• From 2010 to 2017 DC’s population between the ages of 25 and 44 grew by 54,071, a 26.3% increase that accounted for 58.6% of all growth in the city from 2010 to 2017. It is not possible to know how many of the additional 54,071 persons in this age group were migrants, but it can be no coincidence that this increase is close to the 57,912 net migration into DC reported by Census for the period. This age group is mobile and can easily move for employment reasons—and is also the age group most likely to have children.
  • From 2010 to 2017 DC’s population under 15 years of age grew by 24,436, a 29.2% increase slightly higher than that for the 25 to 44 age group. Accounting for 13.9% of the city’s population in 2010, children under 15 accounted for 26.5% of all growth from 2010 to 2017. Again, it is not possible to know how many of the additional children of this age either accompanied persons migrating to DC or were born to such migrants after they arrived, but surely many were.

The scale of the changes in migration and age groups that occurred between 2010 and 2017 would be expected to have many influences in the District’s economy, and this has been the case. For example, according to CoStar, a private sector firm that collects data on apartments and other commercial real property, from the first quarter of 2010 to the second quarter of 2017 there was an increase of 21,492 in occupied market rate apartment units in the District of Columbia. Similarly, enrollment in DC Public and Charter schools increased by 17,139 from the 2009-10 to 2016-7 school years, a 23.5% gain. Increases of these magnitudes in housing and school enrollments would not have been possible without the net in-migration experienced in DC from 2010 to 2017.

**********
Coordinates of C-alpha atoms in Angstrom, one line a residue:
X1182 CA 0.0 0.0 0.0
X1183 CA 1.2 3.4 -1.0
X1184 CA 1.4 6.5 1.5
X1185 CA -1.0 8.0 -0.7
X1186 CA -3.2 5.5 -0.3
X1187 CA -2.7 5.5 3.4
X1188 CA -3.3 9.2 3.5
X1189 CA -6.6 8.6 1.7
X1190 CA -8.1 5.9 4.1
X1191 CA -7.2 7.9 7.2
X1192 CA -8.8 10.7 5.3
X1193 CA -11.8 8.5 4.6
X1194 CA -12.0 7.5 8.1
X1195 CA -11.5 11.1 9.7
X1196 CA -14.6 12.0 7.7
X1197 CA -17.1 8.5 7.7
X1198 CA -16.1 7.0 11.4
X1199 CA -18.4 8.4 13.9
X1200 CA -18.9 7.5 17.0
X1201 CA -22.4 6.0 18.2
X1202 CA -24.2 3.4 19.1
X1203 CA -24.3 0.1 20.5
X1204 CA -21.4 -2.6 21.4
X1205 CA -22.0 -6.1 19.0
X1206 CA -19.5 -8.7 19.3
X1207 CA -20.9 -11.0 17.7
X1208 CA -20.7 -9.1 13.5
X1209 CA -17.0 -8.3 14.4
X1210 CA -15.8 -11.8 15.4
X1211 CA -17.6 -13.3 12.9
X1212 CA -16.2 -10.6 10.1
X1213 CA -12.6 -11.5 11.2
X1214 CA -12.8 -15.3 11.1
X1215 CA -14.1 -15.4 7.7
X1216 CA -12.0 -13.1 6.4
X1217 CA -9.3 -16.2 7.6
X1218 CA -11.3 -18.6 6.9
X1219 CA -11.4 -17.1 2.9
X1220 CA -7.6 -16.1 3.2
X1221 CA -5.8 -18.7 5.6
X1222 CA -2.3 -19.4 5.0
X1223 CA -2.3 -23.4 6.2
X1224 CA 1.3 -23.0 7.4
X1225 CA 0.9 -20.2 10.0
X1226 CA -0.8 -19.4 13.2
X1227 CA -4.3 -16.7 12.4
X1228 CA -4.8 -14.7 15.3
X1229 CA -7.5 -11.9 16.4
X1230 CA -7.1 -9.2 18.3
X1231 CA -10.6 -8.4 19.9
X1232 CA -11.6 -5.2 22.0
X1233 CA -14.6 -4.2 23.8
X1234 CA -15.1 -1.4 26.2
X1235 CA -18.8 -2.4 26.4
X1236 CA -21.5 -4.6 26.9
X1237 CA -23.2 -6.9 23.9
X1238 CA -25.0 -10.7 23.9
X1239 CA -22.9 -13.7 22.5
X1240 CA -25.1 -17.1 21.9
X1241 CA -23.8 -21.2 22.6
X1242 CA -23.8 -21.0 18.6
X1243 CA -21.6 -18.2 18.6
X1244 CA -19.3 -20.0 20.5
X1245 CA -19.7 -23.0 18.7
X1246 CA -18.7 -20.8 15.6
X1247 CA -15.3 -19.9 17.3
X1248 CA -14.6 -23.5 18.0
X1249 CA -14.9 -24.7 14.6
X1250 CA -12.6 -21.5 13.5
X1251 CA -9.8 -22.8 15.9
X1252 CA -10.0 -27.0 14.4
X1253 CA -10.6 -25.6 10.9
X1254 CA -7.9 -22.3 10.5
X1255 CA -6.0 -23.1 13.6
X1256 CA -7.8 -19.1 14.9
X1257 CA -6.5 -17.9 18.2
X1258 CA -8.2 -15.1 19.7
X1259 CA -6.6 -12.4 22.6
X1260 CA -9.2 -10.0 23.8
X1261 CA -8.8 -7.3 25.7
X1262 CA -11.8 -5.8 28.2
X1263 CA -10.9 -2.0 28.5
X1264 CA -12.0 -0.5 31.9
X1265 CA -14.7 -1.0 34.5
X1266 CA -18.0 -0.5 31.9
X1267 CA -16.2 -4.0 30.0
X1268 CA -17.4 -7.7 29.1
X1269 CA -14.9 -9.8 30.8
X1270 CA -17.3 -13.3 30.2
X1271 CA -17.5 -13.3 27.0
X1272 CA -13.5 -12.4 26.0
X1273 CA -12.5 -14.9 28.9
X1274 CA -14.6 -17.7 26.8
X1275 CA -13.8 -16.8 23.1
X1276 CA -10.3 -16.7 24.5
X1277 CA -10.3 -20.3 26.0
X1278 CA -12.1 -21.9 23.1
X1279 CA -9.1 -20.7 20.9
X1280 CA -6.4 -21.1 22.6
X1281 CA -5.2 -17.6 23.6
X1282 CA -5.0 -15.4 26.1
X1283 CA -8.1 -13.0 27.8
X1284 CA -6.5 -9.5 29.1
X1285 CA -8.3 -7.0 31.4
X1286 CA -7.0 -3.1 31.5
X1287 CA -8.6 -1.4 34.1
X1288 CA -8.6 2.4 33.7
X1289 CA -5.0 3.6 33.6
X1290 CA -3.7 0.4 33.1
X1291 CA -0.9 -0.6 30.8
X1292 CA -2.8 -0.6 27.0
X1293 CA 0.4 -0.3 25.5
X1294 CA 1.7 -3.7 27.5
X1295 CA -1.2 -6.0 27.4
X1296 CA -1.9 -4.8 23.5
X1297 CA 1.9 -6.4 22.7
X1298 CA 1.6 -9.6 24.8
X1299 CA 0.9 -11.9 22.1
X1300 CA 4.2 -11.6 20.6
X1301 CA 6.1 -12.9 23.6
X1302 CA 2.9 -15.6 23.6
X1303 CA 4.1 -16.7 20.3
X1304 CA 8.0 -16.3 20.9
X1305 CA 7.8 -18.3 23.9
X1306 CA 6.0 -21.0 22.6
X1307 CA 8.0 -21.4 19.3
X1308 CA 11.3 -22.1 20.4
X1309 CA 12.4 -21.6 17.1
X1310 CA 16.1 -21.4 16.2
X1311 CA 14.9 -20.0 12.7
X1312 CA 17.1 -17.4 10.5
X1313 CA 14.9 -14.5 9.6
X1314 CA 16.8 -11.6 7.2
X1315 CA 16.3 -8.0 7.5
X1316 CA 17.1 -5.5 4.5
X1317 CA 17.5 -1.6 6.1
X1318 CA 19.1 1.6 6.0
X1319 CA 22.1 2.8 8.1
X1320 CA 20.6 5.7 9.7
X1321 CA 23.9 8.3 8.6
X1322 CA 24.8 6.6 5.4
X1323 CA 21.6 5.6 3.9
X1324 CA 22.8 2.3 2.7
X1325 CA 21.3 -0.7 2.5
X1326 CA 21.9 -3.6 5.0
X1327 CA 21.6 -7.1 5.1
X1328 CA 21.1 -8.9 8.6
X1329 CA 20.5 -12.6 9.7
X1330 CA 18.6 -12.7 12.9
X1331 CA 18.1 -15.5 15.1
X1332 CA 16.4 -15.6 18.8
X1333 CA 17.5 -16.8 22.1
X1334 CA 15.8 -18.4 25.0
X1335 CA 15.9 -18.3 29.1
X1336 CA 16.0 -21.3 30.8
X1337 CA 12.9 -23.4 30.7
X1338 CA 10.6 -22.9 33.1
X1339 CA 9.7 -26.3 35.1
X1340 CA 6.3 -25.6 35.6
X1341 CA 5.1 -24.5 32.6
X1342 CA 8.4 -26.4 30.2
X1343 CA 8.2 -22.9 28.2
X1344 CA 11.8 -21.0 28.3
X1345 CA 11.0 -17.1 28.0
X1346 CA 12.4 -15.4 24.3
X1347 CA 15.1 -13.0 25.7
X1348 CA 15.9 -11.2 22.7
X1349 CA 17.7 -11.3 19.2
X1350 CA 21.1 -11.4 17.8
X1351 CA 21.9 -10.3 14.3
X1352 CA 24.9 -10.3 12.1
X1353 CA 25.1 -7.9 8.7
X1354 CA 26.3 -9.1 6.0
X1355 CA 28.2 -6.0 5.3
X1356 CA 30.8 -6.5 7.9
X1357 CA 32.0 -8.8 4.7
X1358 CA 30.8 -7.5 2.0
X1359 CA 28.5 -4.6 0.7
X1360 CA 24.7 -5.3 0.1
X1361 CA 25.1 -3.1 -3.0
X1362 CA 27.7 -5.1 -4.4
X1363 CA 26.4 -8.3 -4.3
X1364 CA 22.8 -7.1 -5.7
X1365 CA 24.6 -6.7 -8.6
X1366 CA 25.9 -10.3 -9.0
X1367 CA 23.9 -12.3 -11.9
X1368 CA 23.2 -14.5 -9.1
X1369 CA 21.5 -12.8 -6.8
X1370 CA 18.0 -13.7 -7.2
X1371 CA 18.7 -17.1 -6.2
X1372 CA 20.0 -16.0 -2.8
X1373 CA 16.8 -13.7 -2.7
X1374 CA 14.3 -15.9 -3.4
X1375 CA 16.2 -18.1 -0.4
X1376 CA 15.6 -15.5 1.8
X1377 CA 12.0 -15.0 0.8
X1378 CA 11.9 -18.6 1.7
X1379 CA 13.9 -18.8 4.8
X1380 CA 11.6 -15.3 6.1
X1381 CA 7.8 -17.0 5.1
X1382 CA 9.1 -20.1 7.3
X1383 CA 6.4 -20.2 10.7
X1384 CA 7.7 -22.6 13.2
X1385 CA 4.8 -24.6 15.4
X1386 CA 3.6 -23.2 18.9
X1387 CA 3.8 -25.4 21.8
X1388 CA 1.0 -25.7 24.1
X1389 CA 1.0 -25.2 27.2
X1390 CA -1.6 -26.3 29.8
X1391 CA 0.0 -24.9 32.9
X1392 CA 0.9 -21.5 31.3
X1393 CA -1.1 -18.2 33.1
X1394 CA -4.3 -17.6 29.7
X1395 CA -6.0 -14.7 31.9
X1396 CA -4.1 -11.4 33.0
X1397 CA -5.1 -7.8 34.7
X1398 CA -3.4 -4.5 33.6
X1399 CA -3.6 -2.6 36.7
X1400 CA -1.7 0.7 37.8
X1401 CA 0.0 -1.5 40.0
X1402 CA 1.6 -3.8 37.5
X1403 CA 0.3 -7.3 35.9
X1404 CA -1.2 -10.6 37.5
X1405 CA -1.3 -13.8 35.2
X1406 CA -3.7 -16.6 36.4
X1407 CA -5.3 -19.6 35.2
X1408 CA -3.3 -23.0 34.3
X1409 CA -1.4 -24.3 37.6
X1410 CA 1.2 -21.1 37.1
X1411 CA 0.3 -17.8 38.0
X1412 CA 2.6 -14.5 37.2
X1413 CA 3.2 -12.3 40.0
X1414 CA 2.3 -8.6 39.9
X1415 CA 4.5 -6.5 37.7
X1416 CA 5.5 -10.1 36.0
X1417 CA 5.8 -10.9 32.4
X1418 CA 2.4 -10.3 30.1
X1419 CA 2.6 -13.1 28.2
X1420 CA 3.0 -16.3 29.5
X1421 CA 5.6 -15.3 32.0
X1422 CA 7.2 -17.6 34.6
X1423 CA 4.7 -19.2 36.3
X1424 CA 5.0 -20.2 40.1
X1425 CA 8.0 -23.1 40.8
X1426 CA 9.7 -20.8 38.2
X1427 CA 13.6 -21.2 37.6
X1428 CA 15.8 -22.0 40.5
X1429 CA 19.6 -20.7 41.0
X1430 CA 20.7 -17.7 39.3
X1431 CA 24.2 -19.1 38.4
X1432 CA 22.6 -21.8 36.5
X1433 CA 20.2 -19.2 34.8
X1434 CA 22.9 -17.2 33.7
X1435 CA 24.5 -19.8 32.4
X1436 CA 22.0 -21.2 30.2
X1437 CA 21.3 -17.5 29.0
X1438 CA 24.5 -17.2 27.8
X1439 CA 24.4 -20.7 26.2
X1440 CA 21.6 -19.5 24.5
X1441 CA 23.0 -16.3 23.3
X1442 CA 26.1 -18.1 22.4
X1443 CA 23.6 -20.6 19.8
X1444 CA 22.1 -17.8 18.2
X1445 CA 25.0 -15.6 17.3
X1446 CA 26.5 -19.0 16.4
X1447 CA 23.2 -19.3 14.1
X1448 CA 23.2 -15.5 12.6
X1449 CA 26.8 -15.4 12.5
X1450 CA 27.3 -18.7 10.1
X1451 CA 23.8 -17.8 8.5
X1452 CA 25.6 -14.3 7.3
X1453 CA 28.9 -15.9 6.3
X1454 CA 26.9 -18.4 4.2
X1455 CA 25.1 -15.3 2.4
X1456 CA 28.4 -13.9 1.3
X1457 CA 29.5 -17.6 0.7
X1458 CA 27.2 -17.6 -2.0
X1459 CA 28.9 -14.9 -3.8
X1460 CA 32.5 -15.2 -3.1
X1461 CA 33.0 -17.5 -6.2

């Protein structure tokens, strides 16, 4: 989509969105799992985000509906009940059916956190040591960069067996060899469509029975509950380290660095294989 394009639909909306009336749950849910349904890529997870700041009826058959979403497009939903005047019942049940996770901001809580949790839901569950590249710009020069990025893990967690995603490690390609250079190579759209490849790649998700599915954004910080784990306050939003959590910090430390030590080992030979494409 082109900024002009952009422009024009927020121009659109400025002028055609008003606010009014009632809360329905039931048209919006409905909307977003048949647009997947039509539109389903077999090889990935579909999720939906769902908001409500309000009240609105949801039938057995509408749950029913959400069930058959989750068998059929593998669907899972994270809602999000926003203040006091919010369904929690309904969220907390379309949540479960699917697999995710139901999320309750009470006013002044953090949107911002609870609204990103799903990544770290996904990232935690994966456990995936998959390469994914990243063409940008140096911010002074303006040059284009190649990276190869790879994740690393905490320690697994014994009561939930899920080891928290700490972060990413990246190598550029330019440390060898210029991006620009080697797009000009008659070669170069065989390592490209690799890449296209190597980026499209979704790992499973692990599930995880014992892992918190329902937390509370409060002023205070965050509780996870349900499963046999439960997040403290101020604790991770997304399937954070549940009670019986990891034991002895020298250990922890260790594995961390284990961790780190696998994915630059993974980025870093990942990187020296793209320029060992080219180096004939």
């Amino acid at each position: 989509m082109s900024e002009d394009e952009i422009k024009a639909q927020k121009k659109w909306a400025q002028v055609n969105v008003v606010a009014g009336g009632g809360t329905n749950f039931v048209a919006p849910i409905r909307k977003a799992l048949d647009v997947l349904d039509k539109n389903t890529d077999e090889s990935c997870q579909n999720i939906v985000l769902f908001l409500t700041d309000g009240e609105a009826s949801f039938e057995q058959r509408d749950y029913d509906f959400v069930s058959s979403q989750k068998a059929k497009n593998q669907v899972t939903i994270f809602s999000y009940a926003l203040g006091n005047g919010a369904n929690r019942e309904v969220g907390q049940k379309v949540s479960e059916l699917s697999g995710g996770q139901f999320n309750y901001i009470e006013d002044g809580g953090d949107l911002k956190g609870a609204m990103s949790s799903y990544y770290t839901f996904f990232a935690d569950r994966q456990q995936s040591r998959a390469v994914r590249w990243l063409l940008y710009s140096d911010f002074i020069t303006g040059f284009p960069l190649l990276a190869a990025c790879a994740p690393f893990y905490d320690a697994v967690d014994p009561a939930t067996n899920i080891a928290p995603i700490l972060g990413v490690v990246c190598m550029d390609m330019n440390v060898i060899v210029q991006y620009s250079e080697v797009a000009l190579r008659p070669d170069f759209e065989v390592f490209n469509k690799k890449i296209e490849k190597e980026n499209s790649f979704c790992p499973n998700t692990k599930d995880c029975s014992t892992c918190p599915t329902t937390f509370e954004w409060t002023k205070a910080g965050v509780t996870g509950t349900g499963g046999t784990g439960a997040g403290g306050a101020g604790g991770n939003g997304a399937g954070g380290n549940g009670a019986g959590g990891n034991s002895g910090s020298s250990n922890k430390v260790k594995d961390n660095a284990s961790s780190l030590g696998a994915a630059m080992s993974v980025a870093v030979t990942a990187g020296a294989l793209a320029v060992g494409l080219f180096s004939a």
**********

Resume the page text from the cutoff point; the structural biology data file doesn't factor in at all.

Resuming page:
table 2

graph 1

The course of net migration will continue to have a great deal of influence on the the District’s economy. Migration is a net concept, meaning that it is the difference between those moving in and those moving out, so the questions surrounding migration have to do both with DC’s ability to attract new people and to retain those that are here.

According to Moody’s Analytics, an economic forecasting company, the nation’s population in the 20 to 30 age group is actually expected to decline over the coming years. From the first quarter of 2010 to the second quarter of 2017 there was a 22.6% increase in the 25 to 29 age group, whereas in the next five years Moody’s expects a 3% decline. To maintain its past inflow of young adults in this age group DC would therefore have to attract a larger share of the national total than was true of the past few years. In attracting people to DC an important question is also the city’s continuing ability to attract workers over 30 years of age who are not coming here for first or entry level jobs.